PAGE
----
As a nation, we are living longer, but we're spending more years in ill-health.
We're increasingly living with multiple conditions and services are struggling to cope with rising demand for treatment.
Fifteen million people in Britain are living with a long-term condition, many of which are preventable. And as much as 40% of ill health in England is due to potentially preventable risk factors, with unhealthy diet and tobacco being the two biggest risks.
Yet one in five adults still smoke. Almost two thirds of adults are overweight or obese. And it's estimated that more than 10m adults are drinking at levels that pose some risk to their health. Health problems related to smoking, alcohol and obesity cost the NHS £11bn every year.
We also know that unhealthy behaviours are influenced by, and reinforce, health inequalities. For example, in 2013, 12% of adults in managerial and professional occupations smoked compared with 29% in routine and manual occupations. Smoking prevalence is also significantly higher among people with mental health problems than among the general population.
And of course, as our health gets worse, the need for costly NHS treatments increases and will continue to rise unless we make significant changes. For example, Diabetes UK estimates that almost three million people in England are diabetic, with risk factors including high blood pressure and being overweight. Another seven million people are thought to be at risk of developing the condition.
Time to change
In order to improve population health and deliver a sustainable health service we need to get serious about prevention. The NHS Five Year Forward View has argued that in order to do this we need to foster a more engaged relationship with patients, carers and citizens so that we can promote wellbeing and prevent ill-health.
This means empowering patients to take control of their health and engaging local communities, which are often better able to reach under-served groups and advise commissioners on particular local needs.
Tackling obesity, smoking and harmful drinking are major priorities for PHE but our research has shown that many adults struggle to imagine how the consequence of their actions today will impact on them in the future.
The environment in which we live, work and play can also make it tough to choose healthy options – with many of us sitting at a desk for eight hours a day...tempting treats in easy reach and technology making it increasingly easy to shop, be entertained and keep in touch with friends and family from the sofa.
So giving people the support they need to make better choices could have a huge influence on preventing conditions like type 2 diabetes, cancer and heart disease as well as reducing the risk of suffering a stroke or living with dementia, disability and frailty later in life.
One You, a new campaign launched by Public Health England this week, aims to provide exactly that support. This starts with a new and simple quiz tool to enable adults to assess their health and gain a greater understanding of the behaviours they need to change, as well as providing easy access to information and support to help them improve their health.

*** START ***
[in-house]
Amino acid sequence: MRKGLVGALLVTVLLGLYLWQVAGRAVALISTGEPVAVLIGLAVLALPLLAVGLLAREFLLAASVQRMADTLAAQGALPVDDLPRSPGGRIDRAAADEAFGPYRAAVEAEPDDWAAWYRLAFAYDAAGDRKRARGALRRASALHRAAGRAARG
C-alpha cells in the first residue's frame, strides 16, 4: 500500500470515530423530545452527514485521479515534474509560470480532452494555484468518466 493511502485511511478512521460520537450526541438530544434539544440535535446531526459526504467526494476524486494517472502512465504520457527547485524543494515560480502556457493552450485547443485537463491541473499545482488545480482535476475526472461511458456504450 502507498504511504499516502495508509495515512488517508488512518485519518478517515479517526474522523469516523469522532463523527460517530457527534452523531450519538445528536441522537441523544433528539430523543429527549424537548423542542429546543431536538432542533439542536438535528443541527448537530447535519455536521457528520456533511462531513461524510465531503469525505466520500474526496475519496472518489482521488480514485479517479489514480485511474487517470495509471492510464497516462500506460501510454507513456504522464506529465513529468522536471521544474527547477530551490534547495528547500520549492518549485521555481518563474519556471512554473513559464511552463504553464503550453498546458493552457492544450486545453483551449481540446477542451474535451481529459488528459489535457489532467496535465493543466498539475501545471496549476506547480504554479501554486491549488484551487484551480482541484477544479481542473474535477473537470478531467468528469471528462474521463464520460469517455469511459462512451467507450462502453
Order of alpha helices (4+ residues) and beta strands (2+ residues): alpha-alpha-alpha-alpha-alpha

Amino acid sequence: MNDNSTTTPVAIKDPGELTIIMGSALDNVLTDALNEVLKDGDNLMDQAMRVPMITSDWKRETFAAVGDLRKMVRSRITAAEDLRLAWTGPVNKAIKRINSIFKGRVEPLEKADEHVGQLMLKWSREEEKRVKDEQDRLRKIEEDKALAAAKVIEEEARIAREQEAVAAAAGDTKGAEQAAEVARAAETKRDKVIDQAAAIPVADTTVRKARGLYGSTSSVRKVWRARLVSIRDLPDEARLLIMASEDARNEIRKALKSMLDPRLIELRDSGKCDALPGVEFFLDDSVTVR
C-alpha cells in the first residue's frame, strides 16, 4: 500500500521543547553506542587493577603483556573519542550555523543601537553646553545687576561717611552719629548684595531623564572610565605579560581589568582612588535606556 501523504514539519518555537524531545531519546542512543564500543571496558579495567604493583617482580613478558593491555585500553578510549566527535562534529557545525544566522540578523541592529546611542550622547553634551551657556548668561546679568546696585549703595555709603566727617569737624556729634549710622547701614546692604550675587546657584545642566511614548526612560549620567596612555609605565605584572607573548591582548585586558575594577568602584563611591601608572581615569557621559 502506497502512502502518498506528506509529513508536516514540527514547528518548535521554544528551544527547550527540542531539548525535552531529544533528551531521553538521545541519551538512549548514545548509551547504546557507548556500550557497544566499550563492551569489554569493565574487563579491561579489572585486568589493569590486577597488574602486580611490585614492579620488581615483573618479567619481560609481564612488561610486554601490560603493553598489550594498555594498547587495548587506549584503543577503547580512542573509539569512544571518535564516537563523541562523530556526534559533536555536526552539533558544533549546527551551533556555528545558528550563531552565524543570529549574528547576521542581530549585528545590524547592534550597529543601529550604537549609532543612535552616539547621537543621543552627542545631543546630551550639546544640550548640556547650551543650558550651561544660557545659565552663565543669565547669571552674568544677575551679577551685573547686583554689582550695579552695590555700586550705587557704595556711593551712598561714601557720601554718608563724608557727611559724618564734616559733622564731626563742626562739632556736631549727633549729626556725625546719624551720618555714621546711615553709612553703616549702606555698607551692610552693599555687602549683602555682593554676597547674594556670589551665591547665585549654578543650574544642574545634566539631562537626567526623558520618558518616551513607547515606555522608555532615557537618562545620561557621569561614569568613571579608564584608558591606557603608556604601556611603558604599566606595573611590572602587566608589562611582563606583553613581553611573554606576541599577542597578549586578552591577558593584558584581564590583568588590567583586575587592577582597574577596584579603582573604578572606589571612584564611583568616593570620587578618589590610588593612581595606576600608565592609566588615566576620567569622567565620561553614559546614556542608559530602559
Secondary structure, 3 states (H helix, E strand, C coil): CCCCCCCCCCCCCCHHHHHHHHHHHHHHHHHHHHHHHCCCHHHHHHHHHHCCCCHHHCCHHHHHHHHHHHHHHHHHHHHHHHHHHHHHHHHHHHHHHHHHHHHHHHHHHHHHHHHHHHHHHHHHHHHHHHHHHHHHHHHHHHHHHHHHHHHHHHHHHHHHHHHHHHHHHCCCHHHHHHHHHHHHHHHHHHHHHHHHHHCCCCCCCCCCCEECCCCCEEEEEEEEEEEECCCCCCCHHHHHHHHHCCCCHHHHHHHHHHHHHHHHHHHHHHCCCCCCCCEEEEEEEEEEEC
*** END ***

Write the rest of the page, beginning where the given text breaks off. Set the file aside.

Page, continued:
One You is particularly aimed at adults in ‘mid-life’ (40-60 years). At 40 and over there are still lots of small lifestyle changes that can have a positive impact on health and quality of life. Supporting people to become healthier in middle age can increase their chances of being healthy in later years (70 and over). It is never too late to take action.
Users are signposted to a range of apps for further support, such as Couch to 5k to help increase physical activity, Easy Meals to cut down on calories, Drinks Tracker to keep an eye on drinking levels and the Smokefree app for those who want to quit smoking. The campaign will also provide information on reducing stress levels and getting a better night's sleep. We'll be encouraging everyone to search 'One You' online, take the quiz and try the tools.
Getting the message out there
The How Are You quiz could also be a useful tool to help health professionals start a conversation about lifestyle, and may prompt more people to ask for advice on losing weight or stopping smoking, for example.
We are working with a huge number of commercial, public and charity partners (including local authorities), to take the campaign into communities.
One You will be visible on every high street through our pharmacy partners, including a number of independent pharmacies, and a wide range of commercial partners are helping us to raise awareness in workplaces, communities, high streets, shops, on TV and online, including Asda, Amazon, BBC Get Inspired and Slimming World.
In order for the campaign to be successful in changing behaviours and improving health, it also needs support from professionals across the health service and other public sector organisations. A wide range of materials to help promote One You can be found on our campaign resource centre.
It is up to all of us to make a change and shape our future health and the future sustainability of our health services. One You is a vital new way of supporting people to achieve – and sustain – positive behaviour change.
Let’s not leave it too late.